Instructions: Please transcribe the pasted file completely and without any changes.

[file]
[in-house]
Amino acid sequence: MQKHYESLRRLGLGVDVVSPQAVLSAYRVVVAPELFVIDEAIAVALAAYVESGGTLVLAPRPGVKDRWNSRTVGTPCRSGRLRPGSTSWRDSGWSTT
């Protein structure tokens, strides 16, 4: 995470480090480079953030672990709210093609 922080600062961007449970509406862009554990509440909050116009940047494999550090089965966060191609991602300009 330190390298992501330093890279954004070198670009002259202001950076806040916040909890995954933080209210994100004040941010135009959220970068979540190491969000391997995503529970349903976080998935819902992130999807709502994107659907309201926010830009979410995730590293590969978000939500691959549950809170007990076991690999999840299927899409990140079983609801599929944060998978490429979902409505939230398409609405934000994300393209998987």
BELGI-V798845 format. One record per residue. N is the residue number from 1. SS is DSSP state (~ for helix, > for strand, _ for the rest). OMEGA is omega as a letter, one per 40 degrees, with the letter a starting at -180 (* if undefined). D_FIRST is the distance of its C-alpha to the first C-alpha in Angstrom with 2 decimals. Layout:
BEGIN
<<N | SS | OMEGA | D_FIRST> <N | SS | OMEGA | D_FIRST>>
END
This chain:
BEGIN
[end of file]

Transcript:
[in-house]
Amino acid sequence: MQKHYESLRRLGLGVDVVSPQAVLSAYRVVVAPELFVIDEAIAVALAAYVESGGTLVLAPRPGVKDRWNSRTVGTPCRSGRLRPGSTSWRDSGWSTT
């Protein structure tokens, strides 16, 4: 995470480090480079953030672990709210093609 922080600062961007449970509406862009554990509440909050116009940047494999550090089965966060191609991602300009 330190390298992501330093890279954004070198670009002259202001950076806040916040909890995954933080209210994100004040941010135009959220970068979540190491969000391997995503529970349903976080998935819902992130999807709502994107659907309201926010830009979410995730590293590969978000939500691959549950809170007990076991690999999840299927899409990140079983609801599929944060998978490429979902409505939230398409609405934000994300393209998987």
BELGI-V798845 format. One record per residue. N is the residue number from 1. SS is DSSP state (~ for helix, > for strand, _ for the rest). OMEGA is omega as a letter, one per 40 degrees, with the letter a starting at -180 (* if undefined). D_FIRST is the distance of its C-alpha to the first C-alpha in Angstrom with 2 decimals. Layout:
BEGIN
<<N | SS | OMEGA | D_FIRST> <N | SS | OMEGA | D_FIRST>>
END
This chain:
BEGIN